My name is Lucy Watts and I am 22 years old. I have a life-limiting/life-threatening form of a condition called Ehlers-Danlos Syndrome. I spend a lot of time in hospital, but I want to be supported in the community, in my home where I belong, with my mum, Kate, my elder sister, Vicky, a cat, Joey, and my assistance dog in training Molly. Children and young people like myself, who spend such large parts of their lives in hospital, know how precious time at home is. However, we cannot live at home without all our health professionals working together to support us to stay at home.
Funding the staff to provide 24/7 care in the community both enhances a patients quality of life, allows them to stay at home, and is far more cost-effective than for these patients to end up in hospital, taking up beds when they can be managed safely at home. This is why I’m backing Together for Short Lives’ #carearoundtheclock campaign to make sure.
I have an unusually severe case of Ehlers-Danlos syndrome – normally my type is not life-limiting. I suffer from a number of related/unrelated conditions including multiple organ failure (intestinal and bladder failure), Autonomic Neuropathy and numerous others. I am fed into my bloodstream (TPN – a sterile mix of nutrients delivered into a large vein) via a Hickman Line into my heart, and I have a tube into my stomach for continuous drainage of my stomach, an Ileostomy and a Urostomy. I am wheelchair bound, but forced to spend a lot of time in bed. As a result of my conditions, my needs are extremely complex, and I am cared for by a team of intensive care nurses and carers as my mum can no longer care for me due to a stroke after the surgery to remove a benign brain tumour.
After so many long admissions over the last 8 years I have been ill, I value my time at home. At times I have felt nothing more than a list of diagnoses and a bucket-load of symptoms. But when palliative care came on board, suddenly I was a person, not a condition – what I thought, what I wanted, who I am, my interests and hobbies and my goals for the future were central to my care; not just my conditions and symptoms.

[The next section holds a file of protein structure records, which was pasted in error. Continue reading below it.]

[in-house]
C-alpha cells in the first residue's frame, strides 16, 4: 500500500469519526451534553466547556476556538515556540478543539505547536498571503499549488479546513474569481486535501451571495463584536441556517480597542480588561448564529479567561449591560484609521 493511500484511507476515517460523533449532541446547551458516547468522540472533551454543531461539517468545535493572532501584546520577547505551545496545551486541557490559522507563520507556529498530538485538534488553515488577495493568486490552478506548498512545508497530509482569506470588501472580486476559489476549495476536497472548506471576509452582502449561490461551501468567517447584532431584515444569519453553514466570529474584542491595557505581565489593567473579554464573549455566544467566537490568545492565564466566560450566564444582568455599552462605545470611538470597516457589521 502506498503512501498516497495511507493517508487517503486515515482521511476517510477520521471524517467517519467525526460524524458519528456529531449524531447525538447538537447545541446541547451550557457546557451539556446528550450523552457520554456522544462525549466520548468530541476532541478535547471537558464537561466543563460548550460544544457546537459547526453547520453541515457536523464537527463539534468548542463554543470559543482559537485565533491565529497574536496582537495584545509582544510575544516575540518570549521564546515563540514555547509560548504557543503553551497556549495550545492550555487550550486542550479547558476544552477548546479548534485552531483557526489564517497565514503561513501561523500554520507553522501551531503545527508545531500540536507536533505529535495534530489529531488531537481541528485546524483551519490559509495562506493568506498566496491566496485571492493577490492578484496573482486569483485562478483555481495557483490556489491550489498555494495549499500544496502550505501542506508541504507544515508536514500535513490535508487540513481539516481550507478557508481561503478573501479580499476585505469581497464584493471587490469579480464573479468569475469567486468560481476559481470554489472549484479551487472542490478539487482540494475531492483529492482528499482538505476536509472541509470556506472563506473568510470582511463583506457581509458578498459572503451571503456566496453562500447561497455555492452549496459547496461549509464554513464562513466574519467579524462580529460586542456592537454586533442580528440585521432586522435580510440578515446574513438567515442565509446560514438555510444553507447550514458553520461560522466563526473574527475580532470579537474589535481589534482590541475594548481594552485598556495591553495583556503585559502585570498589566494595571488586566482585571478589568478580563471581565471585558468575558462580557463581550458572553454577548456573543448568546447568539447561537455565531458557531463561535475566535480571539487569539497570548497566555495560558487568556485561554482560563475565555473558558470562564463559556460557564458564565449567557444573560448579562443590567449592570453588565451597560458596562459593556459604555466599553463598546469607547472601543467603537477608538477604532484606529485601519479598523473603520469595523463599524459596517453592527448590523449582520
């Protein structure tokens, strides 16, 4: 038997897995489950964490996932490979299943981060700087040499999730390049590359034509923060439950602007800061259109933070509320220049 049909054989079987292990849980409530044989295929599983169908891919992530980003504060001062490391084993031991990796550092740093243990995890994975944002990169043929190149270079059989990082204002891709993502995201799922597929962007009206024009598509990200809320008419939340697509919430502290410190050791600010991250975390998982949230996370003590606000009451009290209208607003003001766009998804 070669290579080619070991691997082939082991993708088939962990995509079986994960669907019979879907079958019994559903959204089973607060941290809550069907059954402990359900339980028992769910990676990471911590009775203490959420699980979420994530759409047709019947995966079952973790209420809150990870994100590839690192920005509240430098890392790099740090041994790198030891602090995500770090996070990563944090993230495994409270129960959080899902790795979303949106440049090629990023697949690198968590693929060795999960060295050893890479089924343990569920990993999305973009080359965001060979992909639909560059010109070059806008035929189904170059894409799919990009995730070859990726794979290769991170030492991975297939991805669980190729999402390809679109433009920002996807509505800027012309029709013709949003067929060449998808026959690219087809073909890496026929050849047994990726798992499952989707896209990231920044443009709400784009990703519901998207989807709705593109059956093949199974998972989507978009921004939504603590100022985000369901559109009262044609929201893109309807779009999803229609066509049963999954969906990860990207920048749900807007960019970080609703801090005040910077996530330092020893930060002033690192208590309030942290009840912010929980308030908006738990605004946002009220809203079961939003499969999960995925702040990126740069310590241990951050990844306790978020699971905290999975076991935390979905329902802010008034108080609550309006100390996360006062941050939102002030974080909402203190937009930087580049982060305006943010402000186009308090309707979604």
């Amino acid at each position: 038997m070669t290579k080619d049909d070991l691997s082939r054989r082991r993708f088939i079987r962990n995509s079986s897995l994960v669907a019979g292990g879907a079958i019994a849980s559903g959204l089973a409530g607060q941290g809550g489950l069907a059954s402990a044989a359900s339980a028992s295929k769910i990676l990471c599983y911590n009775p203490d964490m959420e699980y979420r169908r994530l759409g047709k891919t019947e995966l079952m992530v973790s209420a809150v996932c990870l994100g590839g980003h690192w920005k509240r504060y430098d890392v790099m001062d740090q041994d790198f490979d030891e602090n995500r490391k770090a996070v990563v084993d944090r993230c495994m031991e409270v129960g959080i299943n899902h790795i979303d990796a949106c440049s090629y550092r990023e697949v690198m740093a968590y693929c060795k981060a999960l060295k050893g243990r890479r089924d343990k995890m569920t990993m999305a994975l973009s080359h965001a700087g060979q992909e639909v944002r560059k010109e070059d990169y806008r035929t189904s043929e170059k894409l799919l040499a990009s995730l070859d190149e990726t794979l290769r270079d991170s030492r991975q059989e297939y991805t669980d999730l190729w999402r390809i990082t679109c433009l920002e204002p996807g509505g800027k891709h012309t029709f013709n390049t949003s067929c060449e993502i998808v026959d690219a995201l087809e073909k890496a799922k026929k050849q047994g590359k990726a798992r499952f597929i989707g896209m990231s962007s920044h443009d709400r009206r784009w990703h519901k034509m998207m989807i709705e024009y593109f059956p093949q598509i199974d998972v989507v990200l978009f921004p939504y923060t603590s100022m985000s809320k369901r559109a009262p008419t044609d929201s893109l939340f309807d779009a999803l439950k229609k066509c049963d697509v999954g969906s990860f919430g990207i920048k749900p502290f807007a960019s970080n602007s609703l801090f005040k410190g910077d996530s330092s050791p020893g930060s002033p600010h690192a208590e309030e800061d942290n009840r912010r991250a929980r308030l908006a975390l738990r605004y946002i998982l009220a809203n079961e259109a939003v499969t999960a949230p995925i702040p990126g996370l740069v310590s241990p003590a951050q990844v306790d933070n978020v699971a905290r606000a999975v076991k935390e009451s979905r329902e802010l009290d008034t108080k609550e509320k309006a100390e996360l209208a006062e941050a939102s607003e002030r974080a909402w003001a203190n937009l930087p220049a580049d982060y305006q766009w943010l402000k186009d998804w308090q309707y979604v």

The palliative care professionals focused my quality of life, not trying to fix these incurable problems. I felt like a person again, and we strive to manage my care in the community for as long as possible.
24/7 care needs
My illnesses, needs and acute episodes do not fit into the traditional 9-5 working day – I can’t guarantee that I will not become poorly on a Friday evening, especially if it’s a bank holiday. But when I am ill, I want to stay at home as much as possible, as it’s safer – hospital admissions for me always result in me catching an infection – and it’s far more cost-effective to be at home. Most of all it’s where I should be.
My care requires a multitude of professionals including doctors, clinical nurse specialists, pharmacists and others. In order to be kept at home, I need all of my professionals to work together. However, the lack of funding for out of hours means lots of them work 9-5 in the week. This means there is not the ability to provide more specialist staff for 24/7 care for people like myself with complex needs and life-limiting/life-threatening conditions. This means that when I get poorly after 5pm, or at the weekend, hospital is the only place to go. I have had many unnecessary admissions as a result of a lack of 24/7 care. Had it been in place, I could have stayed at home
Making a difference
I urge parliamentarians to ensure that there are enough skilled and experienced people to manage these patients in the community, especially children and young people’s palliative care. We want to remain at home, with our families, which is where we should be. We should not face unnecessary hospital admissions due to the lack of skilled staff who can provide 24/7 care. We should be assured that hospital admissions are only undertaken when absolutely necessary, and that there are skilled staff in the community to provide care and support us to remain in our own homes.
The Chancellor’s Comprehensive Spending Review is an opportunity to address this – to make sure that children’s palliative care receives fair and sustainable funding. We already face a shortened lifespan – let’s not spend our precious time in hospital unnecessarily.
Lucy Watts has worked with Together for Short Lives to highlight the needs of young people with life-limiting/life-threatening conditions since November 2013 when she addressed a parliamentary event on TfSL’s behalf. Since then she hasn’t looked back, speaking at the Department of Health, speaking at and attending other events, appearing in videos, recordings, and the radio, writing numerous pieces and blog posts, amassing 145,000 views on her personal blog, and trying to make a difference wherever she can.